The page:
Pushpa is a 15 year old teenager from Saptari, a district in Eastern Nepal. She studies at a local community school, while her brother is sent to an urban private school. Stung by this unfair treatment, Pushpa protested to her parents. “You are lucky we send you to school. If you dare complain, I will strike your name off the school register,” said her father. The answer really distressed Pushpa. “He does not care whether or not I receive quality education,” she mentioned sadly.

Pushpa and most of her friends from the community feel that they have often been left behind from achieving quality education. Speaking at the launch of the ‘Every Last Child’ campaign in Saptari, these children mentioned how their own families sometimes acted as barriers to a quality life. Their experiences clearly indicate that girls need special programs to increase their life opportunities.

Similar is the story of Ranjana, 16, who dreams of receiving the best possible education. “I don’t demand for more or different,” she says. "I just want the same chances my brother gets.” At the launch, girls came forward to share their experiences of discrimination and unequal treatment, which left everyone teary eyed. Ranjana even sang a song to appeal to her brothers and parents to support girls’ education.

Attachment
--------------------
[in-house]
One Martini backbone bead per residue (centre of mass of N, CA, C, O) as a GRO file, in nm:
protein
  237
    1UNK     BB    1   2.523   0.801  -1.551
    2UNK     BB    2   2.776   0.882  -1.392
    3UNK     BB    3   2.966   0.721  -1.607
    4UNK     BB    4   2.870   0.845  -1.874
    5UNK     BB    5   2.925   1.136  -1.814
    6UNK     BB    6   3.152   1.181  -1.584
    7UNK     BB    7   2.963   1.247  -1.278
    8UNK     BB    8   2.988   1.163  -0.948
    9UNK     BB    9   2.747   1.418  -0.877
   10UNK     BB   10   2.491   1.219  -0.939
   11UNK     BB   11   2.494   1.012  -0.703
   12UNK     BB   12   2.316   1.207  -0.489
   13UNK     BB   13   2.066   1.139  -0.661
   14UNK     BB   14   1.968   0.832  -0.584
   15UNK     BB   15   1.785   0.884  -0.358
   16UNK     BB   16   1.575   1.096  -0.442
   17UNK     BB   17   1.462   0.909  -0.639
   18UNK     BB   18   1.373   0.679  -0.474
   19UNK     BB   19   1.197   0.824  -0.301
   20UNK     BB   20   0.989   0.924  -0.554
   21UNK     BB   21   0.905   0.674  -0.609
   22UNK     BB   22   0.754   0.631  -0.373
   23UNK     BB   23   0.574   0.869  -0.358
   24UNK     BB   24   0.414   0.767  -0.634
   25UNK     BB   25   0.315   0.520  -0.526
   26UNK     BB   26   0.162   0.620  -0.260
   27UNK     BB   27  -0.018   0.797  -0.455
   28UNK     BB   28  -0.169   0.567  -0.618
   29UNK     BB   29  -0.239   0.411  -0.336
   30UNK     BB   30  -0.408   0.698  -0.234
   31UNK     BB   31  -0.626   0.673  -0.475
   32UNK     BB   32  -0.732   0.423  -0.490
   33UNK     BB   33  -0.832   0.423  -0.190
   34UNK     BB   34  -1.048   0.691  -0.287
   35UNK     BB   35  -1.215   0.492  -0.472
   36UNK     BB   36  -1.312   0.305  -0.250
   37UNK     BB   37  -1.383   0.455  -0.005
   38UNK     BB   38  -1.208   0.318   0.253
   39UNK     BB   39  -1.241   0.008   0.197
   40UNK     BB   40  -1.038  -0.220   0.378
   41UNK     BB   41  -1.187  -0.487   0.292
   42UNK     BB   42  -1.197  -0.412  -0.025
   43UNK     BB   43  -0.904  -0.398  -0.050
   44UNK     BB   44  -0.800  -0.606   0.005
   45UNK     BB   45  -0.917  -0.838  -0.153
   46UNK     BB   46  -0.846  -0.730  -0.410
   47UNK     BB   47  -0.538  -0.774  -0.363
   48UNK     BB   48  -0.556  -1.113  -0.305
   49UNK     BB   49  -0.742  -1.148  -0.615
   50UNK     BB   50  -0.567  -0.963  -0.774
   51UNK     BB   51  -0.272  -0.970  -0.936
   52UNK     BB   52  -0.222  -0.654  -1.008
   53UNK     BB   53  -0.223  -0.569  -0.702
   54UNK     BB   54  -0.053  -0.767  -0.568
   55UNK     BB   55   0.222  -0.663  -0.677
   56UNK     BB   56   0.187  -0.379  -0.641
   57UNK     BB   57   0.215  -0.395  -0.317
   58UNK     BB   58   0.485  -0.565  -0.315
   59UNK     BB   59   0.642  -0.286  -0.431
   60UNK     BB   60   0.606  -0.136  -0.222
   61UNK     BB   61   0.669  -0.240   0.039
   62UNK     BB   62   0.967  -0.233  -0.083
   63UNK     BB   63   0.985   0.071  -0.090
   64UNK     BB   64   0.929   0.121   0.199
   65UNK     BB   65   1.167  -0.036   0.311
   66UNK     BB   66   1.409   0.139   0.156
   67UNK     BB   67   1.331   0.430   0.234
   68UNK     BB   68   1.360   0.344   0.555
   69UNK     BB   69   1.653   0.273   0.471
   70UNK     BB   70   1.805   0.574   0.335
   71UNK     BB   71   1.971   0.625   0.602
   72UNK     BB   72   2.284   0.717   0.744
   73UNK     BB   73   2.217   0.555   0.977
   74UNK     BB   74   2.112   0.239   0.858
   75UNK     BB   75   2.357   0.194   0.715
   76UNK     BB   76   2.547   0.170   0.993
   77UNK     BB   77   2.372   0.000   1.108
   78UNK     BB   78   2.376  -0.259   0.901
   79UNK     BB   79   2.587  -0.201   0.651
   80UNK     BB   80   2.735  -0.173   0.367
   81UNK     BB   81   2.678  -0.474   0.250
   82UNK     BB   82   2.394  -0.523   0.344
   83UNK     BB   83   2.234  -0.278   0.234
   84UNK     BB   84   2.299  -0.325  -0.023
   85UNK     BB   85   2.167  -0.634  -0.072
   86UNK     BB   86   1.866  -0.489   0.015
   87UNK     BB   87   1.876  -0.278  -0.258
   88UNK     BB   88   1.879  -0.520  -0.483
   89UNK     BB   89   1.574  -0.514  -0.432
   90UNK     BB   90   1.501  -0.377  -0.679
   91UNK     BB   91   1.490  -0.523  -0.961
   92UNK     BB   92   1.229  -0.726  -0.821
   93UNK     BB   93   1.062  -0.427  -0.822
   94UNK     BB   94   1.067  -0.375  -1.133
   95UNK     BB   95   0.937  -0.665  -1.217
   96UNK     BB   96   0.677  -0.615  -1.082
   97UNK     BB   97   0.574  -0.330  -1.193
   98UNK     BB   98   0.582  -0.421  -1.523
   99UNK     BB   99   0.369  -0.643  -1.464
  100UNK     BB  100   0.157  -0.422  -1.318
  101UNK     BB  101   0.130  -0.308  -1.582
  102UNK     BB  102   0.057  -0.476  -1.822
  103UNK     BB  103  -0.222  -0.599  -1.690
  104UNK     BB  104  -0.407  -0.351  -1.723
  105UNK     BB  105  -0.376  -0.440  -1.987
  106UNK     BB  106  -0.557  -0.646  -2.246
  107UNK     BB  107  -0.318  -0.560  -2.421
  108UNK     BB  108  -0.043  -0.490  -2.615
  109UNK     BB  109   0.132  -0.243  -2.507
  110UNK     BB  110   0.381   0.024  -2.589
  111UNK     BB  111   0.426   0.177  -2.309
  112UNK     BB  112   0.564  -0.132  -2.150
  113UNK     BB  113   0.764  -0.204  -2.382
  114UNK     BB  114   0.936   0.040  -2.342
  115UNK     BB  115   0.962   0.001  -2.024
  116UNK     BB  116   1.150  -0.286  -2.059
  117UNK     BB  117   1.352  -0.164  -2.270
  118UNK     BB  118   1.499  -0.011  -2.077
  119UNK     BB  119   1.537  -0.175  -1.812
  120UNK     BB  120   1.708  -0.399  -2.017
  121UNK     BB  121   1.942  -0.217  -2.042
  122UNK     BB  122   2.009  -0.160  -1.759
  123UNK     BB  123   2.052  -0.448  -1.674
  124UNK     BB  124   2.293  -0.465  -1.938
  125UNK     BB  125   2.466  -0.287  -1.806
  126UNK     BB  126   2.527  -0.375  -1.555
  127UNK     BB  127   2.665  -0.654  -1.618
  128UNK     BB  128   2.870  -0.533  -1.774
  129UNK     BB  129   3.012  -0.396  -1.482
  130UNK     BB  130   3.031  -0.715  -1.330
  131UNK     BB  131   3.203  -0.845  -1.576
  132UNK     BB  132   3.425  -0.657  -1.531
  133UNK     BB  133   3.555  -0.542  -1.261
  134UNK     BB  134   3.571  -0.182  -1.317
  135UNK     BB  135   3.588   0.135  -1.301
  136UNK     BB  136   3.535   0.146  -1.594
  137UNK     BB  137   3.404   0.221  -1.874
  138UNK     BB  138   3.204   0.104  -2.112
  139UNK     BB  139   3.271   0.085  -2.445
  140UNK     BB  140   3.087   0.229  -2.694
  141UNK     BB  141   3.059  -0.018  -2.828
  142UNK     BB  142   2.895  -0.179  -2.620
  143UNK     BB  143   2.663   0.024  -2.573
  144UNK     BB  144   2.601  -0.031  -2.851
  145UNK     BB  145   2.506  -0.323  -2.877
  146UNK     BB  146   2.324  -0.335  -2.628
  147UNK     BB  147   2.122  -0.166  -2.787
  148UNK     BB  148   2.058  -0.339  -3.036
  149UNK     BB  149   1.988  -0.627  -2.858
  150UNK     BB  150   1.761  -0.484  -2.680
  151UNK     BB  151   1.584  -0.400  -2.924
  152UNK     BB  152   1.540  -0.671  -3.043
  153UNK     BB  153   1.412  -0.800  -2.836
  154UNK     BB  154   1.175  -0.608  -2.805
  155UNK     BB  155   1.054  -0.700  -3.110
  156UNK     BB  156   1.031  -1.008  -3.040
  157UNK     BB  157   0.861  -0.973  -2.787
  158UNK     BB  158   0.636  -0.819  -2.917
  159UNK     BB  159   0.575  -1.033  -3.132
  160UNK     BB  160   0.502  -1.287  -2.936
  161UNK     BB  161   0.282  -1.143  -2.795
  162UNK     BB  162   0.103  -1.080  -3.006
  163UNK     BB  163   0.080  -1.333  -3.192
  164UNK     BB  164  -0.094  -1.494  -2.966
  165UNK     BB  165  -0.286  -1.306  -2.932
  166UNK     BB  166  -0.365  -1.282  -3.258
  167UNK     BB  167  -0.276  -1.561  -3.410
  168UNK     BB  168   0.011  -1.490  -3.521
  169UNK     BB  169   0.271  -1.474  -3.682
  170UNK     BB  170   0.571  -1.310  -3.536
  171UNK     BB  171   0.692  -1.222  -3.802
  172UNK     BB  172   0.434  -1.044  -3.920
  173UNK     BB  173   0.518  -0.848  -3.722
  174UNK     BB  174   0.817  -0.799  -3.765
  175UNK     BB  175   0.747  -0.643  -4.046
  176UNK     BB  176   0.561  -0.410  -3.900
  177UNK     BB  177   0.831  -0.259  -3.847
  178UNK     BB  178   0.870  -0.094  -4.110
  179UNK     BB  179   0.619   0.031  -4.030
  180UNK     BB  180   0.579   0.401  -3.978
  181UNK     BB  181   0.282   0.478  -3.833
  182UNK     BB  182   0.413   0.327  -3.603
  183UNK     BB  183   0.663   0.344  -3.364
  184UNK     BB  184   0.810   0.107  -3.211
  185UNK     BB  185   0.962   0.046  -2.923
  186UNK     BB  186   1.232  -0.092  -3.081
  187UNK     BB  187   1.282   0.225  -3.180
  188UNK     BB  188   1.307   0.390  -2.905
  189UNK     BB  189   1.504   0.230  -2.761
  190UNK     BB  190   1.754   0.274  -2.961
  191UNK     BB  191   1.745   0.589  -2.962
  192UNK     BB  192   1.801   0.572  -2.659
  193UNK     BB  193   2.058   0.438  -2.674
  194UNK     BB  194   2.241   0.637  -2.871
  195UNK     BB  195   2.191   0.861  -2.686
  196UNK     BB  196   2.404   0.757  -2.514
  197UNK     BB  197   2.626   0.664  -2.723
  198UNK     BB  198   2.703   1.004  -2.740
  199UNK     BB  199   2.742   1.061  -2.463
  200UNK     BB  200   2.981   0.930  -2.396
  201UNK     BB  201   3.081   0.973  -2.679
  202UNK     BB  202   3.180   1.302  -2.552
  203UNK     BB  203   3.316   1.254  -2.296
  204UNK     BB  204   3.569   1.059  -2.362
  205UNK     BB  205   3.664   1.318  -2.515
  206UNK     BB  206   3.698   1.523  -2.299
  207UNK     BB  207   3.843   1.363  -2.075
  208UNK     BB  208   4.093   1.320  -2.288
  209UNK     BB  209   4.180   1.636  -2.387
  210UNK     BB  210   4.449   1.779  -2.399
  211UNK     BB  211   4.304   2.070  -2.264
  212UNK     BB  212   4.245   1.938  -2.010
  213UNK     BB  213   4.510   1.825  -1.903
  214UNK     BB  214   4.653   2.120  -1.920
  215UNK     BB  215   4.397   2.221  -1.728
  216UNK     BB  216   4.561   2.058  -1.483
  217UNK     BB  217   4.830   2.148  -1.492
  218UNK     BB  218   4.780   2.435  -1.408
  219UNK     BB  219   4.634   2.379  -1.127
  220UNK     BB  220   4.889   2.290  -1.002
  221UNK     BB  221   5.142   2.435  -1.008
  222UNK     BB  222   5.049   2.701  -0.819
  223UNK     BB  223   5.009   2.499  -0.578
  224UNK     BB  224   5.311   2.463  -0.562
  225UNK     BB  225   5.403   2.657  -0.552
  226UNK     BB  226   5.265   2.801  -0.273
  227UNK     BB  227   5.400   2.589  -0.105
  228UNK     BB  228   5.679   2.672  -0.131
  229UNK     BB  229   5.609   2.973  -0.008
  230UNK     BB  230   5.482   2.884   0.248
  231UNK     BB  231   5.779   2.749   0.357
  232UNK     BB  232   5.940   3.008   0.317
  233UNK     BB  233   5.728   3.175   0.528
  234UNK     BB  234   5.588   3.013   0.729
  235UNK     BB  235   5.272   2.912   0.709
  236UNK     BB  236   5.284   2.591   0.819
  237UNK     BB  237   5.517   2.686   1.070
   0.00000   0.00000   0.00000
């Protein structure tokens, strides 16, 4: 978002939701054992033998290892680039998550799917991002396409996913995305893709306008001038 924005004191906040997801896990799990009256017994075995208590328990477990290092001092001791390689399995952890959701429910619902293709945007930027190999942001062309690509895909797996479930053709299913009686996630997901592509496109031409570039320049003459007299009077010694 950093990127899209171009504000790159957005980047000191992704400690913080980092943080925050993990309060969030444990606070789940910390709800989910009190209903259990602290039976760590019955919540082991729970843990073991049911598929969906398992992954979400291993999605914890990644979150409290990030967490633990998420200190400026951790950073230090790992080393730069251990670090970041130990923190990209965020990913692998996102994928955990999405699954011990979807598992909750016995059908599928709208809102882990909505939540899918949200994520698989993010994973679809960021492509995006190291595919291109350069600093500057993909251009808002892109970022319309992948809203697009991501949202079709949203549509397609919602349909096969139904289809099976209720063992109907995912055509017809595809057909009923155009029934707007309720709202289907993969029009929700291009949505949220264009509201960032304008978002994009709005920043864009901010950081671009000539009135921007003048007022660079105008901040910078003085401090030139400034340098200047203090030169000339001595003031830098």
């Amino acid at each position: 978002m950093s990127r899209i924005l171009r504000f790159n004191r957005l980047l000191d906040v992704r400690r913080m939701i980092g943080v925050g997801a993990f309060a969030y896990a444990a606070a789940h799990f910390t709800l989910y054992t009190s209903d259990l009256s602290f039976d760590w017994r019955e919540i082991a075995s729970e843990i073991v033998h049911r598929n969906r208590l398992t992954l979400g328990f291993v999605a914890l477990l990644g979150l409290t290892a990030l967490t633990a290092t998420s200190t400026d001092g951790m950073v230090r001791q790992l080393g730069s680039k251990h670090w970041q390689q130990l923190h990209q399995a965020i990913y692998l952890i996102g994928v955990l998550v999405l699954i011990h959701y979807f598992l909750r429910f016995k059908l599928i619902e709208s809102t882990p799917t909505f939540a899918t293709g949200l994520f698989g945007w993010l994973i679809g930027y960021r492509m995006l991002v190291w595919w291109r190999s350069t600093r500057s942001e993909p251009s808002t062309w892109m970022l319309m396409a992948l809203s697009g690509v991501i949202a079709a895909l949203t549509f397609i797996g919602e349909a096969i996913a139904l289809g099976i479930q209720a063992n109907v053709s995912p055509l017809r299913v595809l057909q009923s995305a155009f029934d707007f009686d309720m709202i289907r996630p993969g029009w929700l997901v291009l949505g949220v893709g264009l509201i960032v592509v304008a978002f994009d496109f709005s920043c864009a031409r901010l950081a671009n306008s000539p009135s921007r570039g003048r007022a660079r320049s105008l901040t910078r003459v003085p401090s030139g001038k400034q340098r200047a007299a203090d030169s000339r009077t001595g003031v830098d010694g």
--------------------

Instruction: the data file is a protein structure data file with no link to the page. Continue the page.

Another participant, Ranajyoti, had her own story to share – “My parents think I should study only after I finish household chores, but I am too tired by then,” she said. Ranajyoti resents her brother, who gets a lot of preference. “Just because he is a boy, he will always be given the best; while I will just be quieted with bits and pieces,” she vented her anger.

The girls are only the representatives of the 7,575 children out of school in Saptari, 5,475 of whom are girls. The major factors keeping these children behind are poverty, illiteracy, child marriage, discrimination and a lack of awareness about the importance of education.

On the other hand is 16-year-old Nisha, who has been provided with wonderful opportunities and aspires to be a nurse. Nisha utilized the forum to express how she dreams of a beautiful future where girls and women are equal to boys and men. “Had my friends received equal treatment from their parents, they would have had similar dreams,” she said.

In Saptari, children are also kept out of school for traditional reasons, with families more anxious to marry them off than help them study. However, I wanted to believe that there was hope – when I met Anand, who appeared to be physically challenged in writing. He’s got a wonderful handwriting and it was hard to believe that it was his parents who saw the value of education and sent him to school despite his disability. I hope Anand is not an exception, and that more and more of these girls can be sent to schools and provided with a robust education that will open up their life paths.

It is up to us to make that dream come true for every last child.